Cvent CEO Reggie Aggarwal in the meetings technology company’s
third-quarter earnings calls fended off analyst questioning about a looming
recessionary environment, pointing to the diversification of the tech provider’s
platform to hybrid and virtual options through the pandemic. In a show of
confidence going into the fourth quarter and year end, executives raised revenue
guidance for both metrics.
“The total cost of an event can vary up to 90 percent,
depending on what format [the hosts] choose. Our platform’s flexibility ensures
organizations will be able to continue to host their events in whatever format
they like,” said Aggarwal about what the company refers to as the “triple threat”
of its onsite, hybrid and virtual meetings platform. “Due to how well
positioned we are for varying economic conditions, we believe Cvent will
continue to attract a disproportionate share of event tech spend going forward.
So even though our business is not recession proof, we believe we’re recession
For now, however, Cvent predicts a strong upside going into
Q4 and 2023. Aggarwal pointed to continued pent up demand for meetings, which hotel
industry executives also underscored in their third-quarter earnings reports is
expected to remain strong going into 2023.
Indeed, even with a potential recessionary environment,
Aggarwal pointed to hotel economics as a positive omen for Cvent’s hospitality
cloud, which hosts hotel marketing information and facilitates request for
proposal activity for the meetings sector. He predicted leisure travel would draw
back in 2023, making events more important as “the largest segment of top line
revenue tends to be meetings and groups for the larger hotels.” But not only
are groups and meetings more profitable, he said, they offer financial
“They’re locked in,” Aggarwal said, contrasting contracted
meetings business to leisure travel that can cancel within 24 hours of a
scheduled arrival. “With event business you can’t cancel.”
He continued: “There’s a term called ‘group up’ … Group up
means if a recession comes, lock that [business] in now, get the signed
contract, so if things go down [hotels] have this contracted business that people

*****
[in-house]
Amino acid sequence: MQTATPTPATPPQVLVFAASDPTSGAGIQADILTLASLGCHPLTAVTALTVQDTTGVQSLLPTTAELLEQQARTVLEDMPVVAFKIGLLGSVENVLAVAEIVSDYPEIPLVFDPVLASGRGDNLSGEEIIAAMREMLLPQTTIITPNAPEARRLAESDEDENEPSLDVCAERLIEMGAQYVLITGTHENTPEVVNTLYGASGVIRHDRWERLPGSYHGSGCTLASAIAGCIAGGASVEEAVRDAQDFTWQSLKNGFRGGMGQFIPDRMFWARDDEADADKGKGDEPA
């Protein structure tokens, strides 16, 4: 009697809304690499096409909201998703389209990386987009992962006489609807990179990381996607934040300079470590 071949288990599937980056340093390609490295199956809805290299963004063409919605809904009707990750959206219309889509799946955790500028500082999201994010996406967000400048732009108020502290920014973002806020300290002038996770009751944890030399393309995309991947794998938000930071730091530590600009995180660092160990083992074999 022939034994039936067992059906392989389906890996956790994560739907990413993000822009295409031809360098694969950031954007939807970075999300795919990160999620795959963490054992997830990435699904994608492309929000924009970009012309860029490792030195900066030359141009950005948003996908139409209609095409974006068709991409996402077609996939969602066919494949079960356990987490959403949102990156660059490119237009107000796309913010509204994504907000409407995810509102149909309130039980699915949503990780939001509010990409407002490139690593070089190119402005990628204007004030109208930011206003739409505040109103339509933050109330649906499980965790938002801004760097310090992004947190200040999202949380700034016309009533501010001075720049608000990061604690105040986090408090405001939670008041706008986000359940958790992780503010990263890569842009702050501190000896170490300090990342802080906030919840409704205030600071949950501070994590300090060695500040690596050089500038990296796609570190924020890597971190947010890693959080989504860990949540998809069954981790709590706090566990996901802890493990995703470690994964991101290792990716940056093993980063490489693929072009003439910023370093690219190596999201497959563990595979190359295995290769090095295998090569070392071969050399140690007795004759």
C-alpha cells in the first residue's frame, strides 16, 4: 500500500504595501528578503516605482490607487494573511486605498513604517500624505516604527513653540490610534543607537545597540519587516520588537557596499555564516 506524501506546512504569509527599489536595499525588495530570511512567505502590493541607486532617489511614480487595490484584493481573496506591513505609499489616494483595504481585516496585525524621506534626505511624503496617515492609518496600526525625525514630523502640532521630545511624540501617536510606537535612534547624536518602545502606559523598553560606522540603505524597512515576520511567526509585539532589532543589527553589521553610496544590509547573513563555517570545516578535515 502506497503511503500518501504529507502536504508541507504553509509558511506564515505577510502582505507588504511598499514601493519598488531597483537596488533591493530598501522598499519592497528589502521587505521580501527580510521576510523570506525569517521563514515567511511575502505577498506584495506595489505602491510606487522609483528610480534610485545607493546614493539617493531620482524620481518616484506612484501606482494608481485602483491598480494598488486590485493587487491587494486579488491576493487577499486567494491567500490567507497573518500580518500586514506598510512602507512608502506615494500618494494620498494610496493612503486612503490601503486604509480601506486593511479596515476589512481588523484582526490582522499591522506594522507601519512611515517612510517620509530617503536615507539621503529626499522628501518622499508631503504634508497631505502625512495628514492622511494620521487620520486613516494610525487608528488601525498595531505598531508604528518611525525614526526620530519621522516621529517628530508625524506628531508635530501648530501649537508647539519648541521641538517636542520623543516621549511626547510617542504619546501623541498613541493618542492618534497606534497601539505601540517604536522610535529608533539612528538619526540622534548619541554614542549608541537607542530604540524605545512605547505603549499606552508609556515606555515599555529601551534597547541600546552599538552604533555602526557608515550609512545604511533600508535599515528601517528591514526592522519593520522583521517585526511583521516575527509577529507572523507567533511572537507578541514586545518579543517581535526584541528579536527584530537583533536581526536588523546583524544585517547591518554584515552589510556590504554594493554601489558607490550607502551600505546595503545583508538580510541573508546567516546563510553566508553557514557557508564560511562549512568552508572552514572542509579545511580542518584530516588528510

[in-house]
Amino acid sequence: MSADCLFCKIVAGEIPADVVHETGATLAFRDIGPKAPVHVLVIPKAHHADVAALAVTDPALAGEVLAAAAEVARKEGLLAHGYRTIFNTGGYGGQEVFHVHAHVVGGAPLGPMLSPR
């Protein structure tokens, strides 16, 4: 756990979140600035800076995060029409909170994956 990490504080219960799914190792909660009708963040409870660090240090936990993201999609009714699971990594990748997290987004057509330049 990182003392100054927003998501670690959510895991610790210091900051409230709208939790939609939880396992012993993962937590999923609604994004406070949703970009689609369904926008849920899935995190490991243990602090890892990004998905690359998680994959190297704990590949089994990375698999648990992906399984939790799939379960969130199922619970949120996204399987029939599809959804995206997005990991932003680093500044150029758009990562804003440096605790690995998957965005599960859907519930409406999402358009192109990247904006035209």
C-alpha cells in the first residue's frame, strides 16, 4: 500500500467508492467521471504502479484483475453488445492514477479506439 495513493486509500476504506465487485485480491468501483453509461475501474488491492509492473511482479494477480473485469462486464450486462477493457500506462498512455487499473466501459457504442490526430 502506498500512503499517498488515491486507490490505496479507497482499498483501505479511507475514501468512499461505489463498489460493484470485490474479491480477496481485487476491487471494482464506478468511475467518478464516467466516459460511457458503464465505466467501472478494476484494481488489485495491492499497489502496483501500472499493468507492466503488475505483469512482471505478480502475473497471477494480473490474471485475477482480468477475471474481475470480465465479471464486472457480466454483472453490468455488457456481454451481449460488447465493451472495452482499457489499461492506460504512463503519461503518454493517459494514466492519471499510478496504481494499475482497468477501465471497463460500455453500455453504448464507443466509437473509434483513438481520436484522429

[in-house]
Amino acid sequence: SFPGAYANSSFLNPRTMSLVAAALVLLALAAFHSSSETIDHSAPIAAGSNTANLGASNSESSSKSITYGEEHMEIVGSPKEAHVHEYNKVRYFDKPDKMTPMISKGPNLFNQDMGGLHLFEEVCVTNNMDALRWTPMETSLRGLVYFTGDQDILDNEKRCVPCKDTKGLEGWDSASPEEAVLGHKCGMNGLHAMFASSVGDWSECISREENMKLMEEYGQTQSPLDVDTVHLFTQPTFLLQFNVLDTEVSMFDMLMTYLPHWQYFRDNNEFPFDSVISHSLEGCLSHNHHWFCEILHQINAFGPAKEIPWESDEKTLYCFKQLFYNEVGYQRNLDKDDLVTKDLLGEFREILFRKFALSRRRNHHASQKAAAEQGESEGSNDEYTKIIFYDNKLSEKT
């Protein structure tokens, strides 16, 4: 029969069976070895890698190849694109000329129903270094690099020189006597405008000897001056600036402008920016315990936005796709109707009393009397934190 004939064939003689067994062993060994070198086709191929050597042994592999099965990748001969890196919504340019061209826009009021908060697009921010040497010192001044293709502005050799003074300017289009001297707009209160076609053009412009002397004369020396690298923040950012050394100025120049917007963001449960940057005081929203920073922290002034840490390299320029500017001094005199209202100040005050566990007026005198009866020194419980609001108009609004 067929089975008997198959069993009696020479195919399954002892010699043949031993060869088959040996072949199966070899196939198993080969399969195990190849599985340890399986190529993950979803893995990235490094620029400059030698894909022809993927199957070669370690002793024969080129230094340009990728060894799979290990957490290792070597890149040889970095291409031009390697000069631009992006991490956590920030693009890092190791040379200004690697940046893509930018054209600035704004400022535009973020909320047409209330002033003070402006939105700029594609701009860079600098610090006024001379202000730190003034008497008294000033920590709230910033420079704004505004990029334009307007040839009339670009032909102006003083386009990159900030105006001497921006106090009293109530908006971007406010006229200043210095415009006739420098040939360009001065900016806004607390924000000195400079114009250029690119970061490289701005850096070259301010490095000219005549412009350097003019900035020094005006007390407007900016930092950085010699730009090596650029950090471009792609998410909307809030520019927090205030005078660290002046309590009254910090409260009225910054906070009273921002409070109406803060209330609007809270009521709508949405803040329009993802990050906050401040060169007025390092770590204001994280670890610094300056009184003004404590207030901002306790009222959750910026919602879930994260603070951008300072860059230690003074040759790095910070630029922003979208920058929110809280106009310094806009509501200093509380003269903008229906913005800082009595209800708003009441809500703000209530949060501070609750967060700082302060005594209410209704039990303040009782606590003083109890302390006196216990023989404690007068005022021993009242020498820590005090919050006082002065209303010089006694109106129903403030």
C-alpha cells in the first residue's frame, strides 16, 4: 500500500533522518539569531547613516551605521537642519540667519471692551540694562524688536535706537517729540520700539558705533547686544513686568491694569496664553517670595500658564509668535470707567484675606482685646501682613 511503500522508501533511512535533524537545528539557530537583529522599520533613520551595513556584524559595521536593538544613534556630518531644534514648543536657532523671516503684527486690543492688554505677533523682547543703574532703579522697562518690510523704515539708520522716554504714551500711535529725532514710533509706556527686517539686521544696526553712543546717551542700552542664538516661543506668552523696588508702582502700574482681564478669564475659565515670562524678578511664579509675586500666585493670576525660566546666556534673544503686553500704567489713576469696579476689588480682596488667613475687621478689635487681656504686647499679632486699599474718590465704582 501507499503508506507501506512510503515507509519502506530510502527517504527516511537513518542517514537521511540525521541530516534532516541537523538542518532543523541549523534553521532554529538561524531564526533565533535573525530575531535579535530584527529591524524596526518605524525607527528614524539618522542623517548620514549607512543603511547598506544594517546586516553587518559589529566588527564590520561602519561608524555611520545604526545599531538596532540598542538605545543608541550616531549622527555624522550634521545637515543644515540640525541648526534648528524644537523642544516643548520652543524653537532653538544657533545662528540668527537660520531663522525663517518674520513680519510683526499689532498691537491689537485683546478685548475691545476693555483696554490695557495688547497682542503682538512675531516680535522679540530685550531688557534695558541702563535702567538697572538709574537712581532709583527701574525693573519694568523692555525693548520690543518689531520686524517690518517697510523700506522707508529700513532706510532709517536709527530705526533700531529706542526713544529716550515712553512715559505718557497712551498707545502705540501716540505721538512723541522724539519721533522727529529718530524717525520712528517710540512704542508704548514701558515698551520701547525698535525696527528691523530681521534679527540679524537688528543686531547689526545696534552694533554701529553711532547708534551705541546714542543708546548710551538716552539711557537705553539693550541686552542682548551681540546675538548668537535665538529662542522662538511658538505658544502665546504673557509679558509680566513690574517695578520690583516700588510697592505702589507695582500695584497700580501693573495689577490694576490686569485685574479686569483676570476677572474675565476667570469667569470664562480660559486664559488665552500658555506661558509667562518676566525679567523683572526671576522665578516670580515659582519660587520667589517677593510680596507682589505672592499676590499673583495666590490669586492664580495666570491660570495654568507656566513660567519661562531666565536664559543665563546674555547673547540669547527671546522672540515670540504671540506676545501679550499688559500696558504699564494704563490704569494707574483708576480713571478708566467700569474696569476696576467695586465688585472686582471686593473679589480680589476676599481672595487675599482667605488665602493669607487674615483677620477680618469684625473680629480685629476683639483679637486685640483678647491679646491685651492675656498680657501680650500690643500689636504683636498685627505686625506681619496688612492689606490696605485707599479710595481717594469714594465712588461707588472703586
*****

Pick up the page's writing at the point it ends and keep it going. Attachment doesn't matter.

can’t cancel at the last minute,” Aggarwal said. “So we’re feeling pretty good.
We’re going to Q4 and, like I said, I think hotels are really needing to group
up for 2023 because they’re kind of expecting a little bit of economic
Q3 Performance Metrics & Future Forecast
The company, which went public again just under a year ago,
overperformed its Q3 guidance by 1.4 percent, with total revenue for the
quarter hitting $161.3 million, an increase of 20.3 percent from the comparable
period in 2021. The company reported net loss of $18.2 million for the quarter,
compared to a $26.1 million loss for the same period last year. It reported $33.7
million in earnings before interest, taxes, depreciation and amortization.
Event cloud revenue was $112.9 million for Q3, representing revenue
from meeting host organizations, which climbed 22.1 percent from the same
period last year. Aggarwal claimed a number of “new logos” in the client base
and pointed to clients deepening their relationships with Cvent for more onsite
event technology that helps them digitize and gather data from in-person programs.
Hospitality cloud revenue, which comes from hotels, venues
and destinations that distribute and market through the Cvent platform, grew
16.5 percent year over year to $48.5 million.
Cvent expects Q4 revenue to be in the range of $169.3 million to $170.3 million, representing 17.4
percent year-over-year growth at the mid-point. It expects full year 2022 to end
somewhere between $628.9 million to $629.9 million, representing 21.3 percent
year-over-year growth at the mid-point. This is a $2.8 million increase over
the mid-point of the company’s previous forecast.